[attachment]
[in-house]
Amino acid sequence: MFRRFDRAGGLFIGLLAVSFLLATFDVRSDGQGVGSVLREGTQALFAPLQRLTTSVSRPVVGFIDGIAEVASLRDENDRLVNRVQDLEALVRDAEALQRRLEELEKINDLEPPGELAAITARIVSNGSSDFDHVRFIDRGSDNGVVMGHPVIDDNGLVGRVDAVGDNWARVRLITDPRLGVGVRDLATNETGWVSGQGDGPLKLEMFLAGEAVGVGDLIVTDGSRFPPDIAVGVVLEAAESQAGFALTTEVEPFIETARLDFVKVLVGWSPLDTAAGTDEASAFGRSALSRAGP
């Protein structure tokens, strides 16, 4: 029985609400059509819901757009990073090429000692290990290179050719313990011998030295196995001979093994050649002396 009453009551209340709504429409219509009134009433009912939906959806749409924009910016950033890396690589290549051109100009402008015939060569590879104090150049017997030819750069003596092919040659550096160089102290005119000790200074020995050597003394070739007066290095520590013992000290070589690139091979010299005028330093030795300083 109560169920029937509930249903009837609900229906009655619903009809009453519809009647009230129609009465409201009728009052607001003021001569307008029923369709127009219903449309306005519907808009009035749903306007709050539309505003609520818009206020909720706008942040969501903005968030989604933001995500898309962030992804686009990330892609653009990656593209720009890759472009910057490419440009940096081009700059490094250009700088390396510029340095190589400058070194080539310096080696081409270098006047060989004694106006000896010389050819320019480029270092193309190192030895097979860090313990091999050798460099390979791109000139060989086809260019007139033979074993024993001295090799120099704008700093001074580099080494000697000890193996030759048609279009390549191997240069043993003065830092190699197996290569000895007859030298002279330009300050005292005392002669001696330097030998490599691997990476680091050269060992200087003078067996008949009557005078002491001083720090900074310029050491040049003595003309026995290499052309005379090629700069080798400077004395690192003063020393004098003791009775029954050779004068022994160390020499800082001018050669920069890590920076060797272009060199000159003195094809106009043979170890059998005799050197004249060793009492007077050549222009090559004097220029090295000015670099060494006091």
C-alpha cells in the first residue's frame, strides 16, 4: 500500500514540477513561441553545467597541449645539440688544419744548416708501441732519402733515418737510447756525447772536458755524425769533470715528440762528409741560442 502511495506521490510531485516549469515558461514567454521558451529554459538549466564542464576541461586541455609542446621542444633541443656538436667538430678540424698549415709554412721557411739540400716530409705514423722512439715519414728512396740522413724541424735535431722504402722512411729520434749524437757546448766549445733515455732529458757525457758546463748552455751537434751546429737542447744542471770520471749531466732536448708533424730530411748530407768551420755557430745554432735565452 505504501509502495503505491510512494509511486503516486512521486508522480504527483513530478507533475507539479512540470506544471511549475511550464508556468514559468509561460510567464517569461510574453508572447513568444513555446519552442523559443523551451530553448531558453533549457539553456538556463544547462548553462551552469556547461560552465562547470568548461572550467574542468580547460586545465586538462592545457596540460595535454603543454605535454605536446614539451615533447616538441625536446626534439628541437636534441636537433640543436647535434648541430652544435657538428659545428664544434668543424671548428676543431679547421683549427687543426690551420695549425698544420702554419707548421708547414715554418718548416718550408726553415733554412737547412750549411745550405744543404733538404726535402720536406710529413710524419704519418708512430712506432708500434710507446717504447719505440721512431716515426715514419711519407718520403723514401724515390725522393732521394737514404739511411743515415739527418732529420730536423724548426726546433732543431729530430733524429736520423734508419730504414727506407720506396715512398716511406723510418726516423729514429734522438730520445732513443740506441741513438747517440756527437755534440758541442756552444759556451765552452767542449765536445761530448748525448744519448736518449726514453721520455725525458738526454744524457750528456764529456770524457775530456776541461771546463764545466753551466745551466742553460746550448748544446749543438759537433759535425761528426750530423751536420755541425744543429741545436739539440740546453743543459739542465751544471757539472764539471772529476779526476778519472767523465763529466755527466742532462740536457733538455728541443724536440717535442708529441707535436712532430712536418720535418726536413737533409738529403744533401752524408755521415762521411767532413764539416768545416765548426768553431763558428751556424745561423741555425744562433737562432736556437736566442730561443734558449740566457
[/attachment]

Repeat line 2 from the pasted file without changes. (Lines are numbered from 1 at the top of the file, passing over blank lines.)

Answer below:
Amino acid sequence: MFRRFDRAGGLFIGLLAVSFLLATFDVRSDGQGVGSVLREGTQALFAPLQRLTTSVSRPVVGFIDGIAEVASLRDENDRLVNRVQDLEALVRDAEALQRRLEELEKINDLEPPGELAAITARIVSNGSSDFDHVRFIDRGSDNGVVMGHPVIDDNGLVGRVDAVGDNWARVRLITDPRLGVGVRDLATNETGWVSGQGDGPLKLEMFLAGEAVGVGDLIVTDGSRFPPDIAVGVVLEAAESQAGFALTTEVEPFIETARLDFVKVLVGWSPLDTAAGTDEASAFGRSALSRAGP